Pruitt believes that needs related to technology will continue to change healthcare dramatically as students enter the workforce. “Students in school now are natives to technology,” she said. “They think differently and they solve problems differently. I think that we’ll see over the next couple of decades that things will actually move even faster.”
Enhancing education at Clemson
The College of HEHD has made several adjustments to accommodate these needs over recent years. Students have benefitted from the addition of new programs and the inclusion of new technologies.
The Department of Public Health Sciences recently began offering a concentration in cardiovascular imaging to address the growing need for graduates trained for leadership roles in cardiovascular imaging. Clemson’s program offers state-of-the-art technical training through the Greenville Hospital System/University Medical Center’s Institute for Vascular Health, and supplements this technical expertise with broad training in public health, healthcare systems and focused leadership training. The School of Nursing has added a variety of technologies to classrooms and labs, including electronic medication dispensers, electronic health records, human patient simulators, an IV simulator, and the Pediatric Virtual Patient System. Working with these technologies helps give students the opportunity to practice and expand their skills by experiencing situations that actually happen once they enter the workforce.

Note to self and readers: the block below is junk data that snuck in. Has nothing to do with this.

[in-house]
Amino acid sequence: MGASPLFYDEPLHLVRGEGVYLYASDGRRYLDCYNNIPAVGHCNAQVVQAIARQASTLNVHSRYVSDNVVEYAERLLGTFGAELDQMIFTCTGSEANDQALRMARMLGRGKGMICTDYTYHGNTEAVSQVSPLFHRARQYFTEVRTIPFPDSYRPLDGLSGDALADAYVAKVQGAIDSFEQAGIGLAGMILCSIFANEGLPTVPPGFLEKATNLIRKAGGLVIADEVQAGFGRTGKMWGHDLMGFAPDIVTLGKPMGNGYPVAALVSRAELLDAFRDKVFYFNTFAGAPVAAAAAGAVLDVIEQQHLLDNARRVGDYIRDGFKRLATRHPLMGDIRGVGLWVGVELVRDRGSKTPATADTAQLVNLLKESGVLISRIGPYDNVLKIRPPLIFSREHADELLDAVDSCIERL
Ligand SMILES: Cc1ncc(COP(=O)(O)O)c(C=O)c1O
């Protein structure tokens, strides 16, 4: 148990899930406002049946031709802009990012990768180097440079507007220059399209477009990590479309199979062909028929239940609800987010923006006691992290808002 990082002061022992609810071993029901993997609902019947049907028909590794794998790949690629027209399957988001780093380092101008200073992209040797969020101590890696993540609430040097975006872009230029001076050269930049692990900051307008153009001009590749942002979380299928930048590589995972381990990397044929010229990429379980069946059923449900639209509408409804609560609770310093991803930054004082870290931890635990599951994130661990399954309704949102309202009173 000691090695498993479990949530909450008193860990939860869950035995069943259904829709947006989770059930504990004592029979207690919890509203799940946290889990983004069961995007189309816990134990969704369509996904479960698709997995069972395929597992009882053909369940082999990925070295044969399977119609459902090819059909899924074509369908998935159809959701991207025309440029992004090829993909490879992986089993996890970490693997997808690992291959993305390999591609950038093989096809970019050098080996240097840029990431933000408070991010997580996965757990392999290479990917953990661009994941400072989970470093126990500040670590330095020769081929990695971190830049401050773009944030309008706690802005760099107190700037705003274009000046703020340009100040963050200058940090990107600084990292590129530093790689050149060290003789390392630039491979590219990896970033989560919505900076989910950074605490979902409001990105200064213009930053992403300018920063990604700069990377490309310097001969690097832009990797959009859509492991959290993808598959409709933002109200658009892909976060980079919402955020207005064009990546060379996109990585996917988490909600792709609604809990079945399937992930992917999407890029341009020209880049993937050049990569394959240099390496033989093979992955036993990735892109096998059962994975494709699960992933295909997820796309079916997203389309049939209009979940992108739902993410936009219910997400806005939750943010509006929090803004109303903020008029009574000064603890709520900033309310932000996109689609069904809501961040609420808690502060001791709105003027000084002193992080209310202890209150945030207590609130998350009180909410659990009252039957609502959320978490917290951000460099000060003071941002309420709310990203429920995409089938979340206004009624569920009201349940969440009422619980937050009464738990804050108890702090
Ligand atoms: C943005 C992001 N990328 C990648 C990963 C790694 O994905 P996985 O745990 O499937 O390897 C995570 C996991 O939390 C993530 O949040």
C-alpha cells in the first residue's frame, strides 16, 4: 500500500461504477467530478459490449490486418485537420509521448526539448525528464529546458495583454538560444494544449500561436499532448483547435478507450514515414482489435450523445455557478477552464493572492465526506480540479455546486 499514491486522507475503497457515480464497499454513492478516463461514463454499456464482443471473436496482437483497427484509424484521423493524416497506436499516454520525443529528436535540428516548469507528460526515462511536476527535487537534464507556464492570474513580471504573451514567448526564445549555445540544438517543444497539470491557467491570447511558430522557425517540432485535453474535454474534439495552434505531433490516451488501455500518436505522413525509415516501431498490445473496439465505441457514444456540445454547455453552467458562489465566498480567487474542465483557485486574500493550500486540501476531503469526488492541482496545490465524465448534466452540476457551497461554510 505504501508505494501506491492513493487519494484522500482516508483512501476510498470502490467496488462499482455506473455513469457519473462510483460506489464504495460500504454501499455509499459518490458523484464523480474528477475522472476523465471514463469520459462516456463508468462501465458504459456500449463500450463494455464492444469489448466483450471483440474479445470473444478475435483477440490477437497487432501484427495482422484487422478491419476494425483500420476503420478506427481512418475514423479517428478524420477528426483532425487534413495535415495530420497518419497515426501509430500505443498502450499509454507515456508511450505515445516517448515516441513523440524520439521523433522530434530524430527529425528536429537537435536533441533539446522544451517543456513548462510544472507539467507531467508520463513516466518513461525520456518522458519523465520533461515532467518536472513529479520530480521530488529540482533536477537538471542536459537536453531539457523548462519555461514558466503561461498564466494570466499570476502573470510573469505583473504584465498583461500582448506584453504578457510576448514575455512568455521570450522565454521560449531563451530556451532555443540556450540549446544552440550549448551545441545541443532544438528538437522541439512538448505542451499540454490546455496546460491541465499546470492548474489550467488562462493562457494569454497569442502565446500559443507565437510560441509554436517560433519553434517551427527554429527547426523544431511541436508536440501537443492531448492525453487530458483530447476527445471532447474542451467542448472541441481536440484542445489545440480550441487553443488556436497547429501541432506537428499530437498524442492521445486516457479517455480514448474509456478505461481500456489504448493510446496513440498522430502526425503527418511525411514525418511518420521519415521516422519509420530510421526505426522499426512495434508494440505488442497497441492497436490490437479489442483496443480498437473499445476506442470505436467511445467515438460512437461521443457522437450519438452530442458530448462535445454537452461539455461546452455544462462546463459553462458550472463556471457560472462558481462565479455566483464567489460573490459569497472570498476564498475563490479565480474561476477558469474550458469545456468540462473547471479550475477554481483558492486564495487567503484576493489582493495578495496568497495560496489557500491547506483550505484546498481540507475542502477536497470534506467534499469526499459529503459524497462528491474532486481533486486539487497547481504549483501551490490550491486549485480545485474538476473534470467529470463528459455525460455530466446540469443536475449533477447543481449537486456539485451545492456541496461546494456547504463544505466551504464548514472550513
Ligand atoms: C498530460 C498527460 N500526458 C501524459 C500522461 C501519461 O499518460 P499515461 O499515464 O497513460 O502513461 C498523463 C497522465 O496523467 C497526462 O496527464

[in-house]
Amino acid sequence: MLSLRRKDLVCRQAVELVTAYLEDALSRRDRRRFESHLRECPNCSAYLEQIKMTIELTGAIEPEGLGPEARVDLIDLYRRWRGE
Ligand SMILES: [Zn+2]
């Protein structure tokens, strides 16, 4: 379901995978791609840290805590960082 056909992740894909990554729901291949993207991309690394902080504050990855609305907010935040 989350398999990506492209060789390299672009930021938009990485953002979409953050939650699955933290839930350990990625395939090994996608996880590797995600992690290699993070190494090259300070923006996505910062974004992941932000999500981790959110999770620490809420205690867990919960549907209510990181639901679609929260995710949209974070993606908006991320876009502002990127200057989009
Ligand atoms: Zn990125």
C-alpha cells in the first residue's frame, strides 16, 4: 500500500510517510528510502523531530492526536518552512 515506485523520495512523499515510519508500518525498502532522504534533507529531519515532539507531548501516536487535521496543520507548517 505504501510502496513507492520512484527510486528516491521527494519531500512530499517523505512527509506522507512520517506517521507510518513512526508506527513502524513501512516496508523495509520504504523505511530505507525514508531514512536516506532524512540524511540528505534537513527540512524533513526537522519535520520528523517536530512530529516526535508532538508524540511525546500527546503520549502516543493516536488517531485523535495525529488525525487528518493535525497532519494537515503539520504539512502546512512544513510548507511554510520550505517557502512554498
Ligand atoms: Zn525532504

The College is also pushing forward in terms of technology through research. The School of Nursing is currently developing an interdisciplinary innovation center in collaboration with computer science faculty. The center pairs human patient simulators with virtual worlds to address patient safety research. The healthcare genetics lab is conducting research on new advancements in treatment and patient outcomes related to genetics.
Pruitt says that as technologies continue to change, the College will evaluate ways to enhance programs and facilities in order to better prepare students. “These needs will only continue and escalate as discoveries are made,” Pruitt said. “We need to stay on top of these changes and make sure that our students are prepared for the future.”
Who does this help?
Staying at the forefront of technological advances and demands of the medical field is not only important to help Clemson students, but also the communities they will serve as healthcare professionals.
By addressing industry needs in educational programs, Pruitt says Clemson is ultimately helping to enhance healthcare for patients. “It’s going to better prepare students to utilize the technology and that will improve the care that’s provided to individuals in the community,” she said. “It will help prepare them as future professionals and ultimately that has an impact on the patients that they serve.”